Ohio State Attacker Bought Weapon That Morning, Authorities Say
Columbus Police and the FBI say an ongoing investigation into Monday's attack at Ohio State still has hours unaccounted for in its timeline of events.
In a press conference Wednesday afternoon, authorities said that Abdul Razak Ali Artan bought a knife at Walmart on the morning of the attack. They are also looking into a Facebook post allegedly written by him from that same morning about U.S. interference in Muslim lands.
"It's that time in-between the purchase and the arrival on campus that we need to fill in," said Columbus Police Deputy Chief Michael Woods.
Authorities are requesting any information people might have about Artan's whereabouts and actions during that time period.
FBI agent Angela Byers says the Facebook post is one piece of evidence that has led them to believe Artan, a Somali-born OSU student, may have been influenced by extremist ideology and the tactics of the Islamic State. But officials say it is too soon to call the attack an act of terrorism.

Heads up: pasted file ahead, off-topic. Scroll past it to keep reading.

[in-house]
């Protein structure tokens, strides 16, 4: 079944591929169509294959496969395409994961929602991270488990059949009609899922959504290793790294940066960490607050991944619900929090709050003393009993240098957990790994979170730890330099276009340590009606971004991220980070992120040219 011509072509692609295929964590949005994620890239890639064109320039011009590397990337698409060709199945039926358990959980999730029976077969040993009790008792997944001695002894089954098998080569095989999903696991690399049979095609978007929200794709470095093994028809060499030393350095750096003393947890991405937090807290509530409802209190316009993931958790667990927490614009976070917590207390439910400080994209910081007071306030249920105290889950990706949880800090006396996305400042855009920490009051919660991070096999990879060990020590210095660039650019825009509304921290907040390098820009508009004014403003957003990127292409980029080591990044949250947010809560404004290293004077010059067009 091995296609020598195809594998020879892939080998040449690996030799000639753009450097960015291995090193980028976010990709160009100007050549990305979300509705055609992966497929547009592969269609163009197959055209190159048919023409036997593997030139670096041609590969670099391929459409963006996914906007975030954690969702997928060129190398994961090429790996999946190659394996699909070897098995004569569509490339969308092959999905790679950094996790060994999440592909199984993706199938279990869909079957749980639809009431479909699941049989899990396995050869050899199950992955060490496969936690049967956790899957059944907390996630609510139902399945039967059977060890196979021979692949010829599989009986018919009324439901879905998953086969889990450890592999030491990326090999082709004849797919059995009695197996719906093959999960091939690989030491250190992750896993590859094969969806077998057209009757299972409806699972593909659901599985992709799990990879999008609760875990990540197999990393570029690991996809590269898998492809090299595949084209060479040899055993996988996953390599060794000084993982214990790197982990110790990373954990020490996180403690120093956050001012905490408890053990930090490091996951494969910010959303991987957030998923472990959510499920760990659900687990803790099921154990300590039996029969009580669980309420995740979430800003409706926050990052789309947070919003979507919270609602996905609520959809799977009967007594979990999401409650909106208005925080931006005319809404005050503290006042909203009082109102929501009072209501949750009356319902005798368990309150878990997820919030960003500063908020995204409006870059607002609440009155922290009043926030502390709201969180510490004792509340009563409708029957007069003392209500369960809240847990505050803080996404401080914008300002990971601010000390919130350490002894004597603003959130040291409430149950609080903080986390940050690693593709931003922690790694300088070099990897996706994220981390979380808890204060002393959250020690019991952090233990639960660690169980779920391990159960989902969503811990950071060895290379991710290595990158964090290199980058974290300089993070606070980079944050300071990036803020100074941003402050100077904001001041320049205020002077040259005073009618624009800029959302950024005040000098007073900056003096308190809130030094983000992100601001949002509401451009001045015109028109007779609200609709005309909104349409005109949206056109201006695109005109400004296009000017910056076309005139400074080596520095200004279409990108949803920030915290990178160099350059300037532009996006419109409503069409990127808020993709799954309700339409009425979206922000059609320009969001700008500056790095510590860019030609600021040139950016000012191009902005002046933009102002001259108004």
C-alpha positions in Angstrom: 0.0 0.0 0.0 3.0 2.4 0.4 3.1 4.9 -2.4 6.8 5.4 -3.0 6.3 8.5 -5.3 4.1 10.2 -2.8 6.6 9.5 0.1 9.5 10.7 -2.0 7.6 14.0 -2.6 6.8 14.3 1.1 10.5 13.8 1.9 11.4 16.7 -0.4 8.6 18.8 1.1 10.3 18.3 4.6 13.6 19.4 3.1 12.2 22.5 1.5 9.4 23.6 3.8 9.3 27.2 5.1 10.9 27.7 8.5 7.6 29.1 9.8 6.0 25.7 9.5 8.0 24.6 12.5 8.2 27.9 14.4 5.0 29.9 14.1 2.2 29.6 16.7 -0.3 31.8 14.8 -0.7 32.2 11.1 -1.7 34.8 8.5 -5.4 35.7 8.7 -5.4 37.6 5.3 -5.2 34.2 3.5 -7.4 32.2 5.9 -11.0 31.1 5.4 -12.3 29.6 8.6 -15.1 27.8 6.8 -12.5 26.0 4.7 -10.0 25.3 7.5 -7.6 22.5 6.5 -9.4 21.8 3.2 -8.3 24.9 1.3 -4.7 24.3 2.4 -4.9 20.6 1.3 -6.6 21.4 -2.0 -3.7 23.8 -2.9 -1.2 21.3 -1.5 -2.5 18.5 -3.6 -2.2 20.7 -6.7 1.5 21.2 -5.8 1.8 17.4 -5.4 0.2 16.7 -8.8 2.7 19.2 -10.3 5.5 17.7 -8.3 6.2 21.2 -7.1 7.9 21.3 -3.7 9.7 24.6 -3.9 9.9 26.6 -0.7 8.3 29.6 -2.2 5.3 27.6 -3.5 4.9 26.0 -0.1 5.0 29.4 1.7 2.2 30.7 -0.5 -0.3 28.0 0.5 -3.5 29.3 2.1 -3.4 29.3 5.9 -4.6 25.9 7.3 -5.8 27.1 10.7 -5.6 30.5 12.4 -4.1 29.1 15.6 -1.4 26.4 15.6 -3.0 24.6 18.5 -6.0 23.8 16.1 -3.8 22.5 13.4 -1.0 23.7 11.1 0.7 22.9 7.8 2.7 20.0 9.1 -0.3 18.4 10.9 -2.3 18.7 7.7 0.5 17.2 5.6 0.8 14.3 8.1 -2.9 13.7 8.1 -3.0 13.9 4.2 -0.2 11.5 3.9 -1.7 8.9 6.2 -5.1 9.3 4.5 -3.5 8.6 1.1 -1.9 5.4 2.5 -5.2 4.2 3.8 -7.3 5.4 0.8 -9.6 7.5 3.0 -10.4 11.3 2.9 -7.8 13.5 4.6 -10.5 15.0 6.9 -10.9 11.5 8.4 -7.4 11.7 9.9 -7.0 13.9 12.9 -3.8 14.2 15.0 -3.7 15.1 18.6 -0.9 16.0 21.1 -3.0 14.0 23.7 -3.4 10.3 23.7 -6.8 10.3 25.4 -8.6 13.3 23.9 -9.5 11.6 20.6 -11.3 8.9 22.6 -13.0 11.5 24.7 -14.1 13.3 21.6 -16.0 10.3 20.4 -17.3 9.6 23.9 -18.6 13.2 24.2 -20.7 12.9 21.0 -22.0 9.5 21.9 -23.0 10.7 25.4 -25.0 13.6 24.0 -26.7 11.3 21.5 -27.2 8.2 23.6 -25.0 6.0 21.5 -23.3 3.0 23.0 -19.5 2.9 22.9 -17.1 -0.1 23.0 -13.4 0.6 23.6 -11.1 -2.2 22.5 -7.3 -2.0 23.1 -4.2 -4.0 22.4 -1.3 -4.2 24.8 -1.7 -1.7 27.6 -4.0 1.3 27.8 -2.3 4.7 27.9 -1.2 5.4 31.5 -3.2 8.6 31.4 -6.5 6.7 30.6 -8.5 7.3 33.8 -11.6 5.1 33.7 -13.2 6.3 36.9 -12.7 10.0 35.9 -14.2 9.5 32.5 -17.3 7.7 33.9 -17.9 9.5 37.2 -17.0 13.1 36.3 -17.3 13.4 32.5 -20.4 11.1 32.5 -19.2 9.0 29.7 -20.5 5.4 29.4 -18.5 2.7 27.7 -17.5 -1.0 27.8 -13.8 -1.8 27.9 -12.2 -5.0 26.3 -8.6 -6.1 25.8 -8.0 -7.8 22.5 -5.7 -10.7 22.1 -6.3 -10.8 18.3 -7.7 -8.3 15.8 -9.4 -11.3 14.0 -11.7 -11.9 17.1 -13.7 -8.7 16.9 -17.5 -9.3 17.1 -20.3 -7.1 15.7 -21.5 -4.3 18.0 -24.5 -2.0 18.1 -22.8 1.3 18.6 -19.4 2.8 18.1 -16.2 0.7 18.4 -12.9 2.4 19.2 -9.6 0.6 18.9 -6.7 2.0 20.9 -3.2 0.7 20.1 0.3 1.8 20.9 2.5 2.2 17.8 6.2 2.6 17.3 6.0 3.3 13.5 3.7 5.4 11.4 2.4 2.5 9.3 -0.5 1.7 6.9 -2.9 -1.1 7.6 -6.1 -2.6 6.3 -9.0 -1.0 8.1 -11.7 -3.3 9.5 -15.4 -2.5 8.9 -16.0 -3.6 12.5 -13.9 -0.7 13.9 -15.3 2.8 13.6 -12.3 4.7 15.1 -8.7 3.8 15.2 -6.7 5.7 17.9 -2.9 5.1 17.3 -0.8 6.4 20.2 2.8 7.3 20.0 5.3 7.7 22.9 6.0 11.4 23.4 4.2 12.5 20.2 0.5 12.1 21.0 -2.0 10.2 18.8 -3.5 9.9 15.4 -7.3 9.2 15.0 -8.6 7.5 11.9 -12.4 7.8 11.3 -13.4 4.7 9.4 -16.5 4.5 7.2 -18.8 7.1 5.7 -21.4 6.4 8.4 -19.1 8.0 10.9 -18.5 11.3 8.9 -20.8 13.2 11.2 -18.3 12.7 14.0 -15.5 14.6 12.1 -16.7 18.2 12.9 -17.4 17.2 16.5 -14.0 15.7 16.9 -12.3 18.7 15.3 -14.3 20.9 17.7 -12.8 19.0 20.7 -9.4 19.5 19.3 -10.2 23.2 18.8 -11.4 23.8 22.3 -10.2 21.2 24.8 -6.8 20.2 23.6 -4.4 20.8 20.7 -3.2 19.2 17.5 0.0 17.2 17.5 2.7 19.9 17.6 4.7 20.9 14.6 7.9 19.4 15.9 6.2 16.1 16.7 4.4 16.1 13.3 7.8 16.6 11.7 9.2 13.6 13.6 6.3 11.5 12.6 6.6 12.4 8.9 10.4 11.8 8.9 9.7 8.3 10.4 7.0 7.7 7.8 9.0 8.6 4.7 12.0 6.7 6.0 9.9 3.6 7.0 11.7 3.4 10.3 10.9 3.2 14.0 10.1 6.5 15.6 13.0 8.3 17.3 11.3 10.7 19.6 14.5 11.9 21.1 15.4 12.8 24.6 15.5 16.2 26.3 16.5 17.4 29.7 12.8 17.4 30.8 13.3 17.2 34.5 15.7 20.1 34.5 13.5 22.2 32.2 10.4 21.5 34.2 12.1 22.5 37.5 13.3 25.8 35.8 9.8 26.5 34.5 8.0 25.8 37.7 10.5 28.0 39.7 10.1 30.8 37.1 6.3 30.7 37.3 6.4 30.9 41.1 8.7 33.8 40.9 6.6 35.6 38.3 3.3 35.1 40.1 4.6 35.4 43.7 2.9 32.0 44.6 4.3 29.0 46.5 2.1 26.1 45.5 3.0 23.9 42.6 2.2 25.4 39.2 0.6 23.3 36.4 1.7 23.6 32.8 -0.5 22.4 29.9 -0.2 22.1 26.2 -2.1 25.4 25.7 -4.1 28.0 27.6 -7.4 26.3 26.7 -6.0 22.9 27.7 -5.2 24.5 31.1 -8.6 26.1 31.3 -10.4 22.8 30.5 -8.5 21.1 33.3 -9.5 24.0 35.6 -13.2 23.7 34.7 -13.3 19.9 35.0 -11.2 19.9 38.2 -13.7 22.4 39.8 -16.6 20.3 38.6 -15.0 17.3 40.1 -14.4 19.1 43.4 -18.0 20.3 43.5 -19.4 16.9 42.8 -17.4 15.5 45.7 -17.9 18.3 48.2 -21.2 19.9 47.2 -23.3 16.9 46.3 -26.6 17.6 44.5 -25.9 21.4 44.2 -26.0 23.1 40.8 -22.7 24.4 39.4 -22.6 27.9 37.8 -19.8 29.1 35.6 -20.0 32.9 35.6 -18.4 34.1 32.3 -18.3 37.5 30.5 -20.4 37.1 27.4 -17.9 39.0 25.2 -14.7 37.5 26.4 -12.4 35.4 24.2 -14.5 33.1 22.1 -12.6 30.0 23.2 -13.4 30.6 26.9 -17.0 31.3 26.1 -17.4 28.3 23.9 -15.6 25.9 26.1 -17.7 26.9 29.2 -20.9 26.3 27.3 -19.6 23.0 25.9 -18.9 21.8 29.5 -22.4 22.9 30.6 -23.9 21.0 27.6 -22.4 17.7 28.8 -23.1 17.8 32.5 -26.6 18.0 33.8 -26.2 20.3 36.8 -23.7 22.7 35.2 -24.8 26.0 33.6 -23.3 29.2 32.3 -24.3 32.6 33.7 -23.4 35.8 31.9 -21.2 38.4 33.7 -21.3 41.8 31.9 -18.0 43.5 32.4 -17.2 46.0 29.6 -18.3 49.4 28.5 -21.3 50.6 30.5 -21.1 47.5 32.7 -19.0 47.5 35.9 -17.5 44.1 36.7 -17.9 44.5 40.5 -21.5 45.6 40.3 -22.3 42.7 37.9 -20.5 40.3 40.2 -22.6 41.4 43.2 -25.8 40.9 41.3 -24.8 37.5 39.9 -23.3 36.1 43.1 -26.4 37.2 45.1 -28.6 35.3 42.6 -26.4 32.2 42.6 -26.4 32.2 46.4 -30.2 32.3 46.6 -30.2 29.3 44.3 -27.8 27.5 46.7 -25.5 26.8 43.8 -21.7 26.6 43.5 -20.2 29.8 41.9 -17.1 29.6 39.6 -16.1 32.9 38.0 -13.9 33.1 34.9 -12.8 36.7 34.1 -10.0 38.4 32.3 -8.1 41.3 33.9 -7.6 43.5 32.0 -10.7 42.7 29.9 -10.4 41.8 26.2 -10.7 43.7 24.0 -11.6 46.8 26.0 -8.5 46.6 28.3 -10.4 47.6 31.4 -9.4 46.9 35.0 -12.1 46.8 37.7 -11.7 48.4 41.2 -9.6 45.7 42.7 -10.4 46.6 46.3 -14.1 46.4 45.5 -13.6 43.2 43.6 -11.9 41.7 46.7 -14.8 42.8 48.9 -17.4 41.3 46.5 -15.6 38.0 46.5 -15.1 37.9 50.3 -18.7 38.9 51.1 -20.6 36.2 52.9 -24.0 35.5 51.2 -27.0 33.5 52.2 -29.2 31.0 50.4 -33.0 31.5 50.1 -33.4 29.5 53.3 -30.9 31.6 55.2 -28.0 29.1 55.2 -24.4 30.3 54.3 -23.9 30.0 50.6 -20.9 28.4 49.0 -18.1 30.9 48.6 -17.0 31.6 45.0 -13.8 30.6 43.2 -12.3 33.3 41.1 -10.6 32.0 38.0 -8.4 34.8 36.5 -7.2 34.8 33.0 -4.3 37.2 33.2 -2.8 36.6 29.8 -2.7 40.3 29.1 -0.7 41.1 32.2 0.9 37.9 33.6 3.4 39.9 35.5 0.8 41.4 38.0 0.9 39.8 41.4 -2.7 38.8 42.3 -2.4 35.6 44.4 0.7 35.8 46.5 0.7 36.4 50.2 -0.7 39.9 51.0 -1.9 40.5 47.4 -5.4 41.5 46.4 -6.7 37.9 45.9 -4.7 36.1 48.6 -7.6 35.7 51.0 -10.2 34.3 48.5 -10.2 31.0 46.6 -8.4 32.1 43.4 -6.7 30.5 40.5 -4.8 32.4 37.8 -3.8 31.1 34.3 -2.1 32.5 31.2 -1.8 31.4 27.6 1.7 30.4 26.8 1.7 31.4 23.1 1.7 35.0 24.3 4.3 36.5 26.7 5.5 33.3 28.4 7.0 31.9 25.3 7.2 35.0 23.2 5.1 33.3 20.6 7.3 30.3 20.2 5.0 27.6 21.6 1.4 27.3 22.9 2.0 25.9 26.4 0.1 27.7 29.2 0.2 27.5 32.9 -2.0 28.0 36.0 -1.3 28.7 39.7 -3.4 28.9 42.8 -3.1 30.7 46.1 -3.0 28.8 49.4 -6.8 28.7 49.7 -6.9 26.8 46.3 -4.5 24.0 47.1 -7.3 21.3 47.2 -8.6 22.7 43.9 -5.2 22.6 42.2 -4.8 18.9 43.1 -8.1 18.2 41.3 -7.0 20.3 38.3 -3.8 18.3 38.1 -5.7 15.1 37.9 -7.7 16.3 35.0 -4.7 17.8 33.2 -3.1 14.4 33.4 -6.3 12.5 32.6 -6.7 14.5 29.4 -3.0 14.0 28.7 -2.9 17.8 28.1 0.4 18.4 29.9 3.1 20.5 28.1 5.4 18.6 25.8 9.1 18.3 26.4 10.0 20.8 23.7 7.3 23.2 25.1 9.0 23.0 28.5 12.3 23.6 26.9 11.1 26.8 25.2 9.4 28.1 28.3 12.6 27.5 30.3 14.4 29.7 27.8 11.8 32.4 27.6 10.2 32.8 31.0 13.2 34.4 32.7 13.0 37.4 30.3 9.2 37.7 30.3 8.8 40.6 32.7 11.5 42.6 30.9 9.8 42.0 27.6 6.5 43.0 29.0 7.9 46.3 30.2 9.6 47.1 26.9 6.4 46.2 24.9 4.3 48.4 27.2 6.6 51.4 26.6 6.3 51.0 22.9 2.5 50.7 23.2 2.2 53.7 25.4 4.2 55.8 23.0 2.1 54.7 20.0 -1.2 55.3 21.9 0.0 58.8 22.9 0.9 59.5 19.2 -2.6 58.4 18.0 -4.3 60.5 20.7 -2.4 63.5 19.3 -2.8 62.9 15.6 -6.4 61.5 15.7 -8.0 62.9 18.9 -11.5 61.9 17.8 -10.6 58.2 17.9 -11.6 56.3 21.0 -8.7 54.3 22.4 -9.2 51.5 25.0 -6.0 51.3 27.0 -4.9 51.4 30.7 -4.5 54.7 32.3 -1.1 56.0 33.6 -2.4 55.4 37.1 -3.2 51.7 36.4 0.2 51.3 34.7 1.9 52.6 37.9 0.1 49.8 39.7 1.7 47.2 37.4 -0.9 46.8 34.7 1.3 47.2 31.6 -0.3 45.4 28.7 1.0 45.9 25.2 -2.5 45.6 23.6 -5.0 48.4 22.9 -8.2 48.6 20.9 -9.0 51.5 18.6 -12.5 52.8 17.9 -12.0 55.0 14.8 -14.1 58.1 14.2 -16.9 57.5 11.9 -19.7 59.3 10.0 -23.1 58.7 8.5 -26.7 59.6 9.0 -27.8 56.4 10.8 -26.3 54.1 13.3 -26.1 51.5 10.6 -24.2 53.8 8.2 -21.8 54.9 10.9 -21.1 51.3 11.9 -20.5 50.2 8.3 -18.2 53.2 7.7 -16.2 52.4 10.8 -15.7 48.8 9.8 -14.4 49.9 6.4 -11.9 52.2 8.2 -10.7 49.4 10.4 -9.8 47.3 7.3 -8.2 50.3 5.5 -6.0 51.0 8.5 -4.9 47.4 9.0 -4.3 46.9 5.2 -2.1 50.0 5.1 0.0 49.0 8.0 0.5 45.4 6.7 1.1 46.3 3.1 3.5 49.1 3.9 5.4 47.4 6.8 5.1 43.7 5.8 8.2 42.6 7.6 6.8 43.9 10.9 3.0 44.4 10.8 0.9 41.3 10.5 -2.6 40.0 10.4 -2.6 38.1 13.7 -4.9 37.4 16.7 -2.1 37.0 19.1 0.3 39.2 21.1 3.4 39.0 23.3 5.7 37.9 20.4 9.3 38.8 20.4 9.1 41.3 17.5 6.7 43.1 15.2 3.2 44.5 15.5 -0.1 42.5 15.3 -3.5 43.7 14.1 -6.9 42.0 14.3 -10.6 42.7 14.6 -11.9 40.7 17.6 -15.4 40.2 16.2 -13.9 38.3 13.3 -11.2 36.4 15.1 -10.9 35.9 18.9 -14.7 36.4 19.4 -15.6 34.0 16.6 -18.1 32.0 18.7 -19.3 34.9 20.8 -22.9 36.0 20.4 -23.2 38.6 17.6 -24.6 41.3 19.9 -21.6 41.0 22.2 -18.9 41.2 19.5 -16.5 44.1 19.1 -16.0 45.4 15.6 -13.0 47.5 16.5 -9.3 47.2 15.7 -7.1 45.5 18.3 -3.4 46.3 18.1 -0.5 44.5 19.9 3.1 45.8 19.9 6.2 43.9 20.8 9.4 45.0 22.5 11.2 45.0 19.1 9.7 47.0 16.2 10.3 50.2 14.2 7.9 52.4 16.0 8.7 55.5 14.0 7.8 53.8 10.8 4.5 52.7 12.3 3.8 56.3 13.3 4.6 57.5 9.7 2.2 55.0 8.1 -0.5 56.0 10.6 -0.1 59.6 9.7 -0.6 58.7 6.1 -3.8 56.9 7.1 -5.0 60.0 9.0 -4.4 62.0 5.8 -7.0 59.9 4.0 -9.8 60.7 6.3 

While ISIS website claimed responsibility, Byers says, that does not indicate a link.
"[ISIS] have been known to take credit for incidents like this when the assailant is deceased and cannot refute that," she says.
Law enforcement officials say Artan had no criminal record and was not on a terrorist watch list. They believe he acted alone.
A separate investigation is being conducted into the use of deadly force by Ohio State officer Alan Horujko. Police say Horujko told Artan several times to drop his weapon before firing shots. A stray bullet, believed to have been fired by the officer, hit a bystander in the foot.
Preliminary autopsy results were released Wednesday by the Franklin County Coroner's office. The report says Artan was killed by gunshot wounds to the head and chest.